When Gary Garfield, who recently retired CEO of Bridgestone Americas, first took the reins in March 2010, the company had grown stagnant. Its North American tire business had been losing money and draining cash for years. Through his innovative approach to changing the culture of the organization, however, Garfield changed the focus of the organization, drove collaboration and broke down silos. The result:  the company pulled out of its marketplace rut.

Gary Garfield led the charge in creating a better workplace environment by creating accountability, driving sound management practices, and welcoming team input. He transformed Bridgestone’s focus fr...

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A Company as a Community Partner

The marriage of a tire company CEO and green initiatives seems unlikely, however that is what Gary Garfield former CEO of Bridgestone Americas brought together under his leadership. While serving as CEO, Gary oversaw the reduction of CO2 admission in Bridgestone plants as well as becoming the first tire company to recycle 100% of its waste in three of its plants. In this personal and forward thinking talk, Gary will show leaders how corporate social responsibility does not have to hurt the bottom line. This is evidence by Bridgestone Americas turning a record profit each year Garfield was the CEO. A company is part of a community therefore, it must be part of a better tomorrow.

Culture First
What must a new CEO must do when its globally recognized brand has grown stagnant and the company is performing poorly?  (Chris, the first thing we did was set high expectations, made profitability the focus of the entire organization, and created line of sight on business performance) 

Gary Garfield, former CEO of Bridgestone Americas, focused on changing the culture. Garfield brought innovative means to answering the age-old questions of how does a company break down silos, better handle conflict within the organization, and break out of its rut. By answering these questions in a new and fresh way, Garfield took Bridgestone Americas and its 55,000 employees to a 13% increase in revenue and increased profitability by 500% in six yearsGarfield led the charge of how to create a better environment for people to work in and how leadership listened to its team members. After hearing this keynote, audiences will have new ideas about how to improve their culture, why it is important to look at how your employees view their jobs, and how to spark innovation in your company.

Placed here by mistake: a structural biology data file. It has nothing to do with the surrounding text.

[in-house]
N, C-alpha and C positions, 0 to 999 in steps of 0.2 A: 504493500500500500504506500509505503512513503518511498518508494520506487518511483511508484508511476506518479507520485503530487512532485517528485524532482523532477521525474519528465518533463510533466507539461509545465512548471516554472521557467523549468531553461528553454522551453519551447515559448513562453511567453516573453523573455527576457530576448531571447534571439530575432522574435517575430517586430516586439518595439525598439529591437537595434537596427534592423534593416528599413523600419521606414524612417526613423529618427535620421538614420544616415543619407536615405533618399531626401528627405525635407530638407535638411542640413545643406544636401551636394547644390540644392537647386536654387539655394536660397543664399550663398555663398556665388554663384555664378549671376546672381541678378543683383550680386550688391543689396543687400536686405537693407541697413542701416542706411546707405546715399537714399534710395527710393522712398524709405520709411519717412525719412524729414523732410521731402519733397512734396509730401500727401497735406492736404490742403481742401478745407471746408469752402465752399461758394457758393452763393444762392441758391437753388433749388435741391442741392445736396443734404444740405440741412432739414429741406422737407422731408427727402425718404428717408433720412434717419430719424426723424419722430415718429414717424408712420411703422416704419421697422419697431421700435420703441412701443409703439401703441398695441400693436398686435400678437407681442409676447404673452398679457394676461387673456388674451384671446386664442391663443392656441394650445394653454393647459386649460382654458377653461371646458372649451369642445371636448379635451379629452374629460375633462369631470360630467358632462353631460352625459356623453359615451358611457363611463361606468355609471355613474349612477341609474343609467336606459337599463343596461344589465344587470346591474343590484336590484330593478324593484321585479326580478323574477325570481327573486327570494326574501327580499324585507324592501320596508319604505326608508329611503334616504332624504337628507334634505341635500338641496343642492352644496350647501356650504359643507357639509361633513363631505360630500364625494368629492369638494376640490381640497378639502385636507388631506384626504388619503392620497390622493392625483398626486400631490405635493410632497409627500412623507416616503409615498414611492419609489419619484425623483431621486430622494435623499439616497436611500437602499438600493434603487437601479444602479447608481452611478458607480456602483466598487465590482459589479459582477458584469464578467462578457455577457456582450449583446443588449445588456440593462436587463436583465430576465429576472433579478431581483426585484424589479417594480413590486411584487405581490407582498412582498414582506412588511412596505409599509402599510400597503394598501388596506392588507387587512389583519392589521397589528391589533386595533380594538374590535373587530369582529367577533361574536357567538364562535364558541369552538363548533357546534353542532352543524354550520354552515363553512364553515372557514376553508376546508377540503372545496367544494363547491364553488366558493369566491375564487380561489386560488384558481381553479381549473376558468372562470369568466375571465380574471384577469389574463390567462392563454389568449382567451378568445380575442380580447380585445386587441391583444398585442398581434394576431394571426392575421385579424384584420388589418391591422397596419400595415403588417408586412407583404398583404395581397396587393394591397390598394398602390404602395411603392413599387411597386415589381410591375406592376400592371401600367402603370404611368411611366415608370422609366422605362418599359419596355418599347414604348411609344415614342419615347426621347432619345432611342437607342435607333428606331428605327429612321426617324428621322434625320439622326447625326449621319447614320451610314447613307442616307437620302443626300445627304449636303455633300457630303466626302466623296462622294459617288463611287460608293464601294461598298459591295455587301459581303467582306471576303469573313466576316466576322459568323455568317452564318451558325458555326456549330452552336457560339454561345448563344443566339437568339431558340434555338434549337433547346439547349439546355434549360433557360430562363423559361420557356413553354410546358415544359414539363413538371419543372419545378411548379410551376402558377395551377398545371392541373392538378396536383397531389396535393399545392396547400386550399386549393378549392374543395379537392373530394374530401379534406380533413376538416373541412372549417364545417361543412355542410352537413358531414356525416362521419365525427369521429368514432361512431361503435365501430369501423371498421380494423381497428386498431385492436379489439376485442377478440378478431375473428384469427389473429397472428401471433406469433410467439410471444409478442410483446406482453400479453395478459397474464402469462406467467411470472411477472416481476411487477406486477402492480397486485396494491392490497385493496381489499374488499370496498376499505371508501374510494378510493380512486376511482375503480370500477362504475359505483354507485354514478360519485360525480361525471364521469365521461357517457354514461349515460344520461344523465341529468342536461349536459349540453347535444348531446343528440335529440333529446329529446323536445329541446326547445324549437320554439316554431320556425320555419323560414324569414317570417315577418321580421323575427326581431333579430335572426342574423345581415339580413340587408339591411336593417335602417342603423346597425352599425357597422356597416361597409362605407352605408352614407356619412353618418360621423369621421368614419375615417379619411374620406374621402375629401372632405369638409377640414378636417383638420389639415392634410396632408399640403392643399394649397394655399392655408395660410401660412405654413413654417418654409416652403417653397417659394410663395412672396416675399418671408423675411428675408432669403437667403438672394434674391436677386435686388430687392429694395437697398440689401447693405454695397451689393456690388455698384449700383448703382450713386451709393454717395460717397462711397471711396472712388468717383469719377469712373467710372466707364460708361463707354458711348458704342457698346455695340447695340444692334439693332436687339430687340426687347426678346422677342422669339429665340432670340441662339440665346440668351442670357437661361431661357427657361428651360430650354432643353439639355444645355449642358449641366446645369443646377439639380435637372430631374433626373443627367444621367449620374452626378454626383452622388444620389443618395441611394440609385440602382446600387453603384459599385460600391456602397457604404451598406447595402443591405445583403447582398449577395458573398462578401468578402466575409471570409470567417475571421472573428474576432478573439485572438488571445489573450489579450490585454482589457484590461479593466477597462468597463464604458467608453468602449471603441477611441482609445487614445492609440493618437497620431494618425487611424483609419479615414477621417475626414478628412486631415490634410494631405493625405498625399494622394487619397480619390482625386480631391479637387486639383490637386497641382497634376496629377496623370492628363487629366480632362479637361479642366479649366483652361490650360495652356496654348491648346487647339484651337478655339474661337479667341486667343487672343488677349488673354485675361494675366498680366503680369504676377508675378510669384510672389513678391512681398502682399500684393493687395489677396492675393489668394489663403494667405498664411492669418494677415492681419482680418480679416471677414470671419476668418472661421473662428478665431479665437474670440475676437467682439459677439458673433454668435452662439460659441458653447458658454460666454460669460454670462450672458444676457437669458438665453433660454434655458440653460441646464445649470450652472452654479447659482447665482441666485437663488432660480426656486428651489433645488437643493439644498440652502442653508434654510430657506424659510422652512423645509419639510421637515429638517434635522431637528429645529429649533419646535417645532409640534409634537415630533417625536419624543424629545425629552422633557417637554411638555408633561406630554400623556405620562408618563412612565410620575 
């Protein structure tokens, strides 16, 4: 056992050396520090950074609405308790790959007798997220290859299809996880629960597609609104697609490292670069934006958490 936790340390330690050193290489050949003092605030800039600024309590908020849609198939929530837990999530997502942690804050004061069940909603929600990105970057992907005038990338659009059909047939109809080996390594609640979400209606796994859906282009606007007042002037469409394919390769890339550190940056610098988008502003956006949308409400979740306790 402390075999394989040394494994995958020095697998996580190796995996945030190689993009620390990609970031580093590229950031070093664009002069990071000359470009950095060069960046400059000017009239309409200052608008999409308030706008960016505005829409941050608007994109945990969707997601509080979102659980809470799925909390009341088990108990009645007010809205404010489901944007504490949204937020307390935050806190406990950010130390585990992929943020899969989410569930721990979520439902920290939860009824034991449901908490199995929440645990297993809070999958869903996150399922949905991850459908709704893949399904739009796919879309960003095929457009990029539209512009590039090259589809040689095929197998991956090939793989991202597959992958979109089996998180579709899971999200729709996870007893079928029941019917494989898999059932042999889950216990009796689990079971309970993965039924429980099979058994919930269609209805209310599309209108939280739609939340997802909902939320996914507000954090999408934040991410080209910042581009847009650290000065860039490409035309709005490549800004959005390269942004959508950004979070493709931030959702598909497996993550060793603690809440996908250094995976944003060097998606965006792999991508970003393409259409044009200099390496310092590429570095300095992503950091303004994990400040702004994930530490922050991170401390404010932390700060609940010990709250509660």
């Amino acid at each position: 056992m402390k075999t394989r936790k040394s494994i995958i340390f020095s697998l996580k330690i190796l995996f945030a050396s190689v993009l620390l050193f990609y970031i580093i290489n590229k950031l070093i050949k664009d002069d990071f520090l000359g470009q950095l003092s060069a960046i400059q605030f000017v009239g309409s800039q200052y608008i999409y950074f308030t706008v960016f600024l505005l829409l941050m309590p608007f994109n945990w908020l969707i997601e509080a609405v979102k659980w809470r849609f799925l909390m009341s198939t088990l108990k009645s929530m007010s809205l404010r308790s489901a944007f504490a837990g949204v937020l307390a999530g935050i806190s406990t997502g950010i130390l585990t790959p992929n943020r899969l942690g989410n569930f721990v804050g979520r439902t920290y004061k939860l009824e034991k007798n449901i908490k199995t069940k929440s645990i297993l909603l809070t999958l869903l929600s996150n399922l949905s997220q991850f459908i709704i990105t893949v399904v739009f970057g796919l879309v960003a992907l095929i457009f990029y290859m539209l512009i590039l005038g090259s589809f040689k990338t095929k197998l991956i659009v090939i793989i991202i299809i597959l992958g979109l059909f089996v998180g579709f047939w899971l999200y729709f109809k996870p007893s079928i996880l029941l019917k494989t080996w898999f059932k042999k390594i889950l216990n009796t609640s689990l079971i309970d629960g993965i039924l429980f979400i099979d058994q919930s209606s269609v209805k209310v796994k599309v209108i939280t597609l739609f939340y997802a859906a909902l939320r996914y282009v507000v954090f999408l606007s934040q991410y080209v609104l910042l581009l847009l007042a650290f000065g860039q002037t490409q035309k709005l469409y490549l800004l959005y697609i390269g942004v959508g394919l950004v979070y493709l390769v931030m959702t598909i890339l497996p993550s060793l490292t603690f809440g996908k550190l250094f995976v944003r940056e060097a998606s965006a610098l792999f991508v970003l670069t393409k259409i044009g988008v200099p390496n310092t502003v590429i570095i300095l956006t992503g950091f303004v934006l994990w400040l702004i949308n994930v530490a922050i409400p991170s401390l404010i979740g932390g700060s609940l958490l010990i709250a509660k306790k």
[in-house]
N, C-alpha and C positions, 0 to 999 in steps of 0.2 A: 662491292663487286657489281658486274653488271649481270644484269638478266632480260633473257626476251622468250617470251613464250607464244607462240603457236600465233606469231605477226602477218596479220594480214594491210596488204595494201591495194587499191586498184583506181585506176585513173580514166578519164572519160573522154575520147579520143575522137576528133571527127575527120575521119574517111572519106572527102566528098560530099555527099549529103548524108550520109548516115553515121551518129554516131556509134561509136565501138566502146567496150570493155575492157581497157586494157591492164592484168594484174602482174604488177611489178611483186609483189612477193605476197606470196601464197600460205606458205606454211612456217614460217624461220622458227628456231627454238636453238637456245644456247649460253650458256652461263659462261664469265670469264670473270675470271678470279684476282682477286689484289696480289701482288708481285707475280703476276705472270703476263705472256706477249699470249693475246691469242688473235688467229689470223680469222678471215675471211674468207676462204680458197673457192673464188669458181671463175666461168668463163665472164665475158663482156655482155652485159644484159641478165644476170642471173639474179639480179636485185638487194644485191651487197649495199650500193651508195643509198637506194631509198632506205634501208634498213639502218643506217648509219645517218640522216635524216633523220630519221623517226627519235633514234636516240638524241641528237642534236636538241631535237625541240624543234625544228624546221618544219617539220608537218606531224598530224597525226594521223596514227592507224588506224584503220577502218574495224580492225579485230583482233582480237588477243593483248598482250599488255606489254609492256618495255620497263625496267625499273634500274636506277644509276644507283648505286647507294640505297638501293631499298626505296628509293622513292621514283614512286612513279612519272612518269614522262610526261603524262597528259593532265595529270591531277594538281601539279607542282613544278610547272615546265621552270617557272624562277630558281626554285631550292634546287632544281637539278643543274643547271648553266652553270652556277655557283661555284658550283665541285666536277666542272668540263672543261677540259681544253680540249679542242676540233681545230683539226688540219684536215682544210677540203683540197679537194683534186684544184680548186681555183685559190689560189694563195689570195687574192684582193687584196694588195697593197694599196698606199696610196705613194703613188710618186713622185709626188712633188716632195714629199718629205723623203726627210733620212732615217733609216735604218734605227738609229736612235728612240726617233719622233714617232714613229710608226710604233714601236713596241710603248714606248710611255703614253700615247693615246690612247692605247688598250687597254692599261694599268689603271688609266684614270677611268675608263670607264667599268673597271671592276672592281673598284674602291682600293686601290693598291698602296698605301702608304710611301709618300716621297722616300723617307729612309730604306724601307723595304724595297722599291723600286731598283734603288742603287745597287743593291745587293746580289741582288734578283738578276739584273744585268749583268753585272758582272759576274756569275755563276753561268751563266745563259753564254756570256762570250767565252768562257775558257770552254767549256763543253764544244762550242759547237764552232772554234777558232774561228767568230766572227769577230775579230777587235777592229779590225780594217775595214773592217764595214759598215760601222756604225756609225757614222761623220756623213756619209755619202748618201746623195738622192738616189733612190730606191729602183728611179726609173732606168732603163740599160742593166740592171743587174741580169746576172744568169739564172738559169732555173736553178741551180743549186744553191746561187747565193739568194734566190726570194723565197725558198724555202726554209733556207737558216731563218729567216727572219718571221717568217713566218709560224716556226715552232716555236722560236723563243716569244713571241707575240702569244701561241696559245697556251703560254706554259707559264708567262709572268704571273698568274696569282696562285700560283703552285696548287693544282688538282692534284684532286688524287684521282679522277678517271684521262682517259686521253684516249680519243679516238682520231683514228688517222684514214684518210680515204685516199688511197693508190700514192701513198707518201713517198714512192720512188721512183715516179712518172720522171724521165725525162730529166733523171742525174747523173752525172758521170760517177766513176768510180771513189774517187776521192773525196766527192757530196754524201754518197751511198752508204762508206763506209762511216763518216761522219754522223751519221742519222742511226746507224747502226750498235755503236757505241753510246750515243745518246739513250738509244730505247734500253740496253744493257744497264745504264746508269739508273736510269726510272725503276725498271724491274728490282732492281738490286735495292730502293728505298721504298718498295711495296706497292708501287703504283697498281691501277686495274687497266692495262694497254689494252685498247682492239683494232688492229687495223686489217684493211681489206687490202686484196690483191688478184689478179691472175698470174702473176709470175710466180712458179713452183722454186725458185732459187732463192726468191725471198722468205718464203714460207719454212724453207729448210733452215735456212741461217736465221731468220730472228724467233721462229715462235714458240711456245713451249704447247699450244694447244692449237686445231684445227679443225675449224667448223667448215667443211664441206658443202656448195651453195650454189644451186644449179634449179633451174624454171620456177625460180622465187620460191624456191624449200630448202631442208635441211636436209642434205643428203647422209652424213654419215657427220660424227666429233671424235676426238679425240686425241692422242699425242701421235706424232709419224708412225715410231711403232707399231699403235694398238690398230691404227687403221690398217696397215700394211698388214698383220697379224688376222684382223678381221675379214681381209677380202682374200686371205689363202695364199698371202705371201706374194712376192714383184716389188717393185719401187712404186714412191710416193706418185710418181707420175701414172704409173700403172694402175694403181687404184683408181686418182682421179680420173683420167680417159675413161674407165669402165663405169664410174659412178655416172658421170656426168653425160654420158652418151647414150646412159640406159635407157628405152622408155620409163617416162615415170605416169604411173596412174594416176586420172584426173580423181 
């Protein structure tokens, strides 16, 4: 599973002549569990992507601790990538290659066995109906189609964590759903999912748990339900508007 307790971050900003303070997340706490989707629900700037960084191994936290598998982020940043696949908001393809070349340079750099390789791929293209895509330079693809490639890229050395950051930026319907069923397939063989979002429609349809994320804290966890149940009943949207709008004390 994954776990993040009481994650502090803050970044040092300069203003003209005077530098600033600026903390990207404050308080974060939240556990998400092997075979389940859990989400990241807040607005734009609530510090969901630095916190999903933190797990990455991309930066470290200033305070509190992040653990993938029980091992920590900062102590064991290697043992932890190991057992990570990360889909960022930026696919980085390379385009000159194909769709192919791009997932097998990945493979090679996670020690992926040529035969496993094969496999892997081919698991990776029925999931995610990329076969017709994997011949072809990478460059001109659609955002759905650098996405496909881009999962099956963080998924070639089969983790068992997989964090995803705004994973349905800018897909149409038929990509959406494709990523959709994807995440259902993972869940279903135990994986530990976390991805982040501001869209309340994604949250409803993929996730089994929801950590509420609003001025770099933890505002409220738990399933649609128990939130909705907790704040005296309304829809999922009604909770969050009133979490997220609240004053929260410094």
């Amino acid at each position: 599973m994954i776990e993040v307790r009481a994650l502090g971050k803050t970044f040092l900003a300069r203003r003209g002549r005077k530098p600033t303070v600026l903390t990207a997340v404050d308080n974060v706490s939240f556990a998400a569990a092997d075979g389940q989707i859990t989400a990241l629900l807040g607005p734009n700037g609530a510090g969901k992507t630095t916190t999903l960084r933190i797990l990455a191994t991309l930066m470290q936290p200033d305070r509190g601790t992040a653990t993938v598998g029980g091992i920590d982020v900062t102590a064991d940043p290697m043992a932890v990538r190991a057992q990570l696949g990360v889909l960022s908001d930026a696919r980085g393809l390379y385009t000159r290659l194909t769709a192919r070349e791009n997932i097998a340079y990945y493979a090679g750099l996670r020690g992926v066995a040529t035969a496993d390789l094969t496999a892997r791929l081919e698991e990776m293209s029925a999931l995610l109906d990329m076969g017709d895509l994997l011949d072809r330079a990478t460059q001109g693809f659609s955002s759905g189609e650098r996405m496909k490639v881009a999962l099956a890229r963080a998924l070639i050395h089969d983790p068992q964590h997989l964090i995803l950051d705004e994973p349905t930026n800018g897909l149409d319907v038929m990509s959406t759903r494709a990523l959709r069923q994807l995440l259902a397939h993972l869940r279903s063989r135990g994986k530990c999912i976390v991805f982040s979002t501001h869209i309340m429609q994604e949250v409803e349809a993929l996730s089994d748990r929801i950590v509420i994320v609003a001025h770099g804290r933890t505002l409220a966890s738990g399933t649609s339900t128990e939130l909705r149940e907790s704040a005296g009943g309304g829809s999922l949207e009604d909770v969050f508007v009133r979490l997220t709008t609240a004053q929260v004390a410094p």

Leaders Make The Necessary Changes
Turning around a company that has had years of low profits, poor cash flow, and stagnant growth to six years of record breaking profits does not happen by accident. Gary Garfield achieved just this at Bridgestone Americas. Profits grew 500% during his six years as the CEO. In this keynote, Garfield will talk about his journey of leading an iconic brand through explosive growth and profit by changing the focus of the organization, breaking down silos, and changing a tire manufacturer into a marketing company.  With a thoughtful approach, audiences will be able to glean takeaways for whatever change their business may be facing.

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  • Gary Garfield handicaps Middle Tennessee's transit-funding options
    Gary Garfield handicaps Middle Tennessee's transit-funding options
    Jan 18, 2017
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    Gary Garfield handicaps Middle Tennessee's transit-funding options
    Jan 18, 2017
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    As Middle Tennessee leaders continue to focus on solving the region's $6 billion mass-transit question, it is clear the answer to funding the region's transit overhaul is anything but simple.

    Gary Garfield, former CEO of Bridgestone Americas Inc, said he sees four paths toward paying for the area's nMotion plan, and they all have varying likelihoods of success.

    "Mass transit can't move forward without money," Garfield said.

    Garfield is the chairman of Moving Forward, a Nashville Area Chamber of Commerce-backed transit coalition. The coalition is made of business leaders across the city's various industries and has played a vocal role in pushing forward the area's conversations around transit.

    According to Garfield, the region's four funding sources are local funding, state funding, federal funding and public-private partnerships. Here's how Garfield sees the region's potential pathways to securing its $6 billion worth of funding:

    1. Local funding: Current estimates for Middle Tennessee's plan are based on the principle that $3 billion of the plan's price tag will come from local funds, placing a heavy burden on local officials, such as Nashville Mayor Megan Barry, to create their own funding plans. In November, a committee with Moving Forward revealed the results of a study conducted by the Victoria Transport Policy Institute to devise options for paying for the Nashville region's nMotion plan. The seven local funding options included everything from direct taxes on residents to fees that impact the area's growing tourism industry. However, none of the seven local funding options are possible without some type of enabling legislation on the state level that will allow local governments to raise their own dedicated funding for transit. Garfield said he and his coalition are focused on securing enabling legislation during this legislative session, thereby opening the door for regional mayors to then take their own funding options to local voters.